Hollywood Movie Star “very upset with StarkSilverCreek” – I’m not naming names. But imagine a top 10 movie star, mostly in his prime in the 80s (and a superb actor)—also, funny enough, an ice hockey player in his spare time. The things I know! Earlier this year we found out through a series of urgent, hell-to-pay texts, emails and voicemails I received that he was “very upset” with something I wrote (or in this case, actually didn’t write). It amounted to a single word. But if you knew the context you’d probably agree too. Fair enough, so I made the change. And that was that. But, for a few days, his people, their people, and just me, were frantically trying to figure out the issue. Then how to respond.
The dead living – more recently we ran a story that suggested someone was dead, when in fact, they were still alive. Ouch. That one came to us from a reputable news source (via press release) and we merely passed on the message, which unfortunately contained the error. Still, it’s our responsibility and we’re accountable. More emails. Frantic checking. And, ultimately, adjustments and corrections to make things right (or at least the best we can do).
It used to be about once a month that something edgy, funny, heartwarming, depressing, exciting or interesting happened because of SSC. Then it was once a week. Early in 2010 it became a daily ritual. It was at that point we realized that we were either continuing to grow, or had jumped the shark.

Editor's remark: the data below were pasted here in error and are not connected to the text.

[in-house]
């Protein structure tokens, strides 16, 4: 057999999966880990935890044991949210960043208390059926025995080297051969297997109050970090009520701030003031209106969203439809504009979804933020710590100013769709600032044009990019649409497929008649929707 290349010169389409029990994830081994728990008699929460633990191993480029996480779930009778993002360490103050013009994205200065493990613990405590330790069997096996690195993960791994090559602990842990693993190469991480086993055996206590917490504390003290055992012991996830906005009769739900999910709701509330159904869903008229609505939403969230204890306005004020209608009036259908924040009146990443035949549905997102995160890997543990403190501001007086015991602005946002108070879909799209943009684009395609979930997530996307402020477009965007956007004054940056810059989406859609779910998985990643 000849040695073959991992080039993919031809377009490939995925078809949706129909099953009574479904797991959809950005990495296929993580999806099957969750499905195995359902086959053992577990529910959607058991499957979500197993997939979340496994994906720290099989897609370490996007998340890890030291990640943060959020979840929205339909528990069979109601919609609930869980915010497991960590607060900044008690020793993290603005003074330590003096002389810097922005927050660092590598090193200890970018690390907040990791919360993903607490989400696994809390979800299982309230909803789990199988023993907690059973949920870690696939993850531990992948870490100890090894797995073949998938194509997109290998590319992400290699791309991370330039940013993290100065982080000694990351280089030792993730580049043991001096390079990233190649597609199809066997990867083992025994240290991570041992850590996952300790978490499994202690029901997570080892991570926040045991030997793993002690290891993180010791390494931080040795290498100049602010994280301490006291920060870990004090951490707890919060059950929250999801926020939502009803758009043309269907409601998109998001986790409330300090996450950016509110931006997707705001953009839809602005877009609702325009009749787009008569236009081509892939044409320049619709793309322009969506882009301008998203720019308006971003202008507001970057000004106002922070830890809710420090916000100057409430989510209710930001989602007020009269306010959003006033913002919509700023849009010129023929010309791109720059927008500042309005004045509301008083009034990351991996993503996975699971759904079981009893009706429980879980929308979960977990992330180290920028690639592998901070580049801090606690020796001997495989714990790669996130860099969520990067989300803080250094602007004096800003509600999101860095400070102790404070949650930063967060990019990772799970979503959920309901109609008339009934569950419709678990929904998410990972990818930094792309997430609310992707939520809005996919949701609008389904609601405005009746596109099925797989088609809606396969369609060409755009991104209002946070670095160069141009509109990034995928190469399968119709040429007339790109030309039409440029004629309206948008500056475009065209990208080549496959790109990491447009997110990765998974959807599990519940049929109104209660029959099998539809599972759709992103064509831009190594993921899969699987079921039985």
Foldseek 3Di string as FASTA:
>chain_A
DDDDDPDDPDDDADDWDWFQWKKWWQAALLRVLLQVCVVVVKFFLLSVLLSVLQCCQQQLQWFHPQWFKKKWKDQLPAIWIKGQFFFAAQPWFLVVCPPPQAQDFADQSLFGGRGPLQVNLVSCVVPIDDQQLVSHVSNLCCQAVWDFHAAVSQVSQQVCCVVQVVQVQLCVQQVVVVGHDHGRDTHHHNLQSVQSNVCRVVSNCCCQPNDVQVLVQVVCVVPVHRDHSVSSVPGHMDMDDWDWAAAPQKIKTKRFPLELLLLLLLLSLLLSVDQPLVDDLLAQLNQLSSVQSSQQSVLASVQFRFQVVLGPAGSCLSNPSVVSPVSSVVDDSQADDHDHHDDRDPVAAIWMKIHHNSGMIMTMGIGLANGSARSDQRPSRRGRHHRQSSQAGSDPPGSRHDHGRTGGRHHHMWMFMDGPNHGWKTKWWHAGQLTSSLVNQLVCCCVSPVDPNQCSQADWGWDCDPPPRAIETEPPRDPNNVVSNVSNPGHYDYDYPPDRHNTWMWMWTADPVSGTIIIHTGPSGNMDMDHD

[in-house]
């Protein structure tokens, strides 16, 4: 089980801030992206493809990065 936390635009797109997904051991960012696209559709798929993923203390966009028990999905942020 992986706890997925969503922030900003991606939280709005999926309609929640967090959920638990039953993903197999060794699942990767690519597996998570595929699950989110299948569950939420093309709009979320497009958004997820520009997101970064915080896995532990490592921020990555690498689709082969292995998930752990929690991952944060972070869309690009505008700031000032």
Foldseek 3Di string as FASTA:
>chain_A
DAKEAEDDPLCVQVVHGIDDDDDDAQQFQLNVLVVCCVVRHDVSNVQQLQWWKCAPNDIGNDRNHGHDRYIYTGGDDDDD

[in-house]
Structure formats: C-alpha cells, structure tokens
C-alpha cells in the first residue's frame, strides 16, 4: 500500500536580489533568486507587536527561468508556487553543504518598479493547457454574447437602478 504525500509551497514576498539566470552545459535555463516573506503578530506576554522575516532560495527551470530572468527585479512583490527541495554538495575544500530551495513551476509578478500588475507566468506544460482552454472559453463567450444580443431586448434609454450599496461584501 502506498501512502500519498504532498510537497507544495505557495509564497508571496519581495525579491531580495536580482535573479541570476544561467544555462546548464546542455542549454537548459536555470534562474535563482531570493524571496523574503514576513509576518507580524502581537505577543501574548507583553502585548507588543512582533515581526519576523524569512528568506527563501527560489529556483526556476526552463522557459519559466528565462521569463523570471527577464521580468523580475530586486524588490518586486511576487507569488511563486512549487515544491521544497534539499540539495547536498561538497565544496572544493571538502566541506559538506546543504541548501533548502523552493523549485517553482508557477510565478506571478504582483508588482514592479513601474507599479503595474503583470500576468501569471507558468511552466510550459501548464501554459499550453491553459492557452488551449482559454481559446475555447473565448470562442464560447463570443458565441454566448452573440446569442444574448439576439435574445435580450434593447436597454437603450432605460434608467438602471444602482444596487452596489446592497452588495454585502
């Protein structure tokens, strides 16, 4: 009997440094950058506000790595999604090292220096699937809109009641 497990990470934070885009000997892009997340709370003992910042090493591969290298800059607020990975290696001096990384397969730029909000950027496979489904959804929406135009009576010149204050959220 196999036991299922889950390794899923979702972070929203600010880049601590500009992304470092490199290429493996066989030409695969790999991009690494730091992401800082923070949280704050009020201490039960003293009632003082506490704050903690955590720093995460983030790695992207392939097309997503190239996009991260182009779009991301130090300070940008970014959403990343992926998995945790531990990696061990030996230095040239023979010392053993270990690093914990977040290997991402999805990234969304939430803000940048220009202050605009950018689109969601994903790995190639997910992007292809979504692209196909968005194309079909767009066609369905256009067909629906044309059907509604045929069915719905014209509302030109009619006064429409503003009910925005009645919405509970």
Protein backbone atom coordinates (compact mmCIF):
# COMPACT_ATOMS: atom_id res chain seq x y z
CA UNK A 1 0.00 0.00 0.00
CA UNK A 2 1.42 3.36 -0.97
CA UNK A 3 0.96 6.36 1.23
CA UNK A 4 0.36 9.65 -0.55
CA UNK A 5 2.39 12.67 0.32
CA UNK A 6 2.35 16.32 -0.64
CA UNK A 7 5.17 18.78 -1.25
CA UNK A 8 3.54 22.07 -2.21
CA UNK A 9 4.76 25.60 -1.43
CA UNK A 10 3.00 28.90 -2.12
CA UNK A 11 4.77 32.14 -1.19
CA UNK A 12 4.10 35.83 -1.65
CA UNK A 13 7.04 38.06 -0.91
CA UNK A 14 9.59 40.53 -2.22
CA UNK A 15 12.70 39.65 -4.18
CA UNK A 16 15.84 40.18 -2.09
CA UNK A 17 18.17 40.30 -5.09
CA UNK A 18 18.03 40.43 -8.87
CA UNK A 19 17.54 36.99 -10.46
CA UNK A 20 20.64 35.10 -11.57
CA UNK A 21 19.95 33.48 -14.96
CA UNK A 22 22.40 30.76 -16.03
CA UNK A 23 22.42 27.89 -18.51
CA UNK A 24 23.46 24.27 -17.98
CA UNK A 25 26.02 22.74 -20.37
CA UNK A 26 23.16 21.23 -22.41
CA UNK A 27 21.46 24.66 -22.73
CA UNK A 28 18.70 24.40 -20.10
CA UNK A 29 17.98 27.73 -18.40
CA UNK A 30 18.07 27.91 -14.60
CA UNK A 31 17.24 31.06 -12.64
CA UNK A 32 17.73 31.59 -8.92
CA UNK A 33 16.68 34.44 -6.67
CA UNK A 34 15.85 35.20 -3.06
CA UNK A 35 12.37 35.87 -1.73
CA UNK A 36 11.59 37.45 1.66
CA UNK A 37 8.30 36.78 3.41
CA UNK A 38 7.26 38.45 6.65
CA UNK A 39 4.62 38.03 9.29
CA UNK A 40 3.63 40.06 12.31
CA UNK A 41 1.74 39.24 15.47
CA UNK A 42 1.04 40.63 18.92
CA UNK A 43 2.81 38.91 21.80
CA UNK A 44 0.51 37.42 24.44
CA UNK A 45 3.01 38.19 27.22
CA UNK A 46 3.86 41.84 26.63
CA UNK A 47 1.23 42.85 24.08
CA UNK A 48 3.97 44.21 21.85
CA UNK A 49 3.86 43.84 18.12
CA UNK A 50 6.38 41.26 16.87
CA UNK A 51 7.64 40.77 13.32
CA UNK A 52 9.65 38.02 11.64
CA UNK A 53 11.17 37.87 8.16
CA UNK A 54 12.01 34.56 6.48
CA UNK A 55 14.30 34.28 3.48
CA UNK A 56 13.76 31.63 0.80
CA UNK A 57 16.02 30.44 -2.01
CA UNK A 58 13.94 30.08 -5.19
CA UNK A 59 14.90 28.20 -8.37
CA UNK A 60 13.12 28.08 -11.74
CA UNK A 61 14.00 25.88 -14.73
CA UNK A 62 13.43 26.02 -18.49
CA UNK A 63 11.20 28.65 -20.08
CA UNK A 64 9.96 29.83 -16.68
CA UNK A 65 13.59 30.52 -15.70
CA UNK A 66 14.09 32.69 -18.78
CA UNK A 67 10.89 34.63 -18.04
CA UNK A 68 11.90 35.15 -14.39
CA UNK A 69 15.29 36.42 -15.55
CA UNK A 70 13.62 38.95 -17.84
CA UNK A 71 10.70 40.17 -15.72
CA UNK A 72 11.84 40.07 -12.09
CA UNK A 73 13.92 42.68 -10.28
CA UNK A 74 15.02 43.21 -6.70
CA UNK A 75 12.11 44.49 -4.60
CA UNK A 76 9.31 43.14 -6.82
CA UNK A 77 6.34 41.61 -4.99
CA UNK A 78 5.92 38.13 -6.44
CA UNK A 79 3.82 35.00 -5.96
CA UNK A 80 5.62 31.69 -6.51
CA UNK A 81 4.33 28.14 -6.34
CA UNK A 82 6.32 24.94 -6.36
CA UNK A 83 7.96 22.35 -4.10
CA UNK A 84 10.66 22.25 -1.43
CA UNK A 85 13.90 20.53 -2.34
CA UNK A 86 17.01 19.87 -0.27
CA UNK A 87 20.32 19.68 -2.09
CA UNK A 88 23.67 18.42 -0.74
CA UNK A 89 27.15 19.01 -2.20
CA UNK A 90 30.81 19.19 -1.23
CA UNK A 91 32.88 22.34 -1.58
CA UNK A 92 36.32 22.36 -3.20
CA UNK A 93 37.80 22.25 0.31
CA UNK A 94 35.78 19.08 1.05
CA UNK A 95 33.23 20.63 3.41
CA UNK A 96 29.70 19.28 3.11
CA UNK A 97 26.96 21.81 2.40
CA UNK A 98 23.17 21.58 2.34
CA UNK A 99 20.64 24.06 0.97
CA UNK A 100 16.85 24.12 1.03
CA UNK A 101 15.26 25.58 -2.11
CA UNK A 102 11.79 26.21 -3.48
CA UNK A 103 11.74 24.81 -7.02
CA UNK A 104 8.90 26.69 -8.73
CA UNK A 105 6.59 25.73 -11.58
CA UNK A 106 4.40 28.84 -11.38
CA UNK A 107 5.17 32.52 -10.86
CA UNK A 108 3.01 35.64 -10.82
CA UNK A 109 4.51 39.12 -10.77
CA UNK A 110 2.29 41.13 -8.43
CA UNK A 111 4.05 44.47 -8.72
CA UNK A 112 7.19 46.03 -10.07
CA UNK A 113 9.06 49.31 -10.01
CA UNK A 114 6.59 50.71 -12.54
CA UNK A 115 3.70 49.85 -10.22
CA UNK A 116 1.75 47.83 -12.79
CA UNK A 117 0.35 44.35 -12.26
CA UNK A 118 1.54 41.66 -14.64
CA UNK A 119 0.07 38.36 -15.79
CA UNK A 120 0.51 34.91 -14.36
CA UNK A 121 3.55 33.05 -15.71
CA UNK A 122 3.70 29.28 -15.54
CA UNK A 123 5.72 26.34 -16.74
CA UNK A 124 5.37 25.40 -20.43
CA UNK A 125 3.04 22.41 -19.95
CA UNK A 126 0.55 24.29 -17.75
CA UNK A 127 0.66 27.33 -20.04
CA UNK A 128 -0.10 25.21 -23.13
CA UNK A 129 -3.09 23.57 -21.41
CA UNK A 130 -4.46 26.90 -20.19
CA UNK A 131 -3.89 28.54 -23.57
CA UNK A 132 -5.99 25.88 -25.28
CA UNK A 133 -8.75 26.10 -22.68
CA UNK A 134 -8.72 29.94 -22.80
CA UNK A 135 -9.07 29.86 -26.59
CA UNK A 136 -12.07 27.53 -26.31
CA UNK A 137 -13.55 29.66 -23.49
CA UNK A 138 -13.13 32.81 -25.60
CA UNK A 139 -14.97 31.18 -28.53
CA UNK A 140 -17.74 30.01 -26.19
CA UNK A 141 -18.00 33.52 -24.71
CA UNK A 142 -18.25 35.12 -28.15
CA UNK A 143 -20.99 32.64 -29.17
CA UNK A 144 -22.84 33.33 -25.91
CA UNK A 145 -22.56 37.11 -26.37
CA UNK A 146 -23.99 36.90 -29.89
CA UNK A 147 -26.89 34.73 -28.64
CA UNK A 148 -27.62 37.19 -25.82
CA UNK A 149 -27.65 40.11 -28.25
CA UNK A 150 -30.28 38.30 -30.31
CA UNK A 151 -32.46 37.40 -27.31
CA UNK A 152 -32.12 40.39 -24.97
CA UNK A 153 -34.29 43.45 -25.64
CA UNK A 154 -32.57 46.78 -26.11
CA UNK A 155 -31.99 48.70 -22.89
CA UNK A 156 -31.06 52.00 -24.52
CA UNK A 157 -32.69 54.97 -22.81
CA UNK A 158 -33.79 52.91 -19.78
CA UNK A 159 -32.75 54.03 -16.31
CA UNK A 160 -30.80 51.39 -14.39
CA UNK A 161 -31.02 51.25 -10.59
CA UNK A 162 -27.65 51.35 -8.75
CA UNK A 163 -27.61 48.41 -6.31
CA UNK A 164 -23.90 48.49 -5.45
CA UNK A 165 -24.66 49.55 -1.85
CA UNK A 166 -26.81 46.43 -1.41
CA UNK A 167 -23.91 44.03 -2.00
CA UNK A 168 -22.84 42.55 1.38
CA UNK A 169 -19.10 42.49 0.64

Stroke of brilliance alert. The SF Playhouse “Pluggers” project has a full head of steam, and is bringing along with it a mile long train of controversy. At least once during the run of a show, the innovative theater house holds a “Pluggers” night which allows you to tweet during the show, something typically forbidden.
Although I applaud (half out of my chair even!) them for experimenting with social media, I’m not so sure it’s really that effective in generating interest in a theater or particular show (but SF Playhouse would know better of course). But this I do know: it’s tremendously effective at generating conversation about the very idea, and at getting SF Playhouse continually mentioned. First it was Berkeley Rep that posted the question, “Should tweeting inside the theatre—during a performance—be encouraged?” on their Facebook page which generated over 55 comments. Then Broadway World picked up the discussion, and along with it plenty of heated discussion. Talk about a polarizing question.
There’s so much more to write about on this topic that it warrants a separate article (and no doubt, years worth to come as we all figure out the right place for social media in our lives, and businesses), and at least a glass or two of Chard.
Word of the Day (I use dictionary.com): once again it’s in today’s column, somewhere.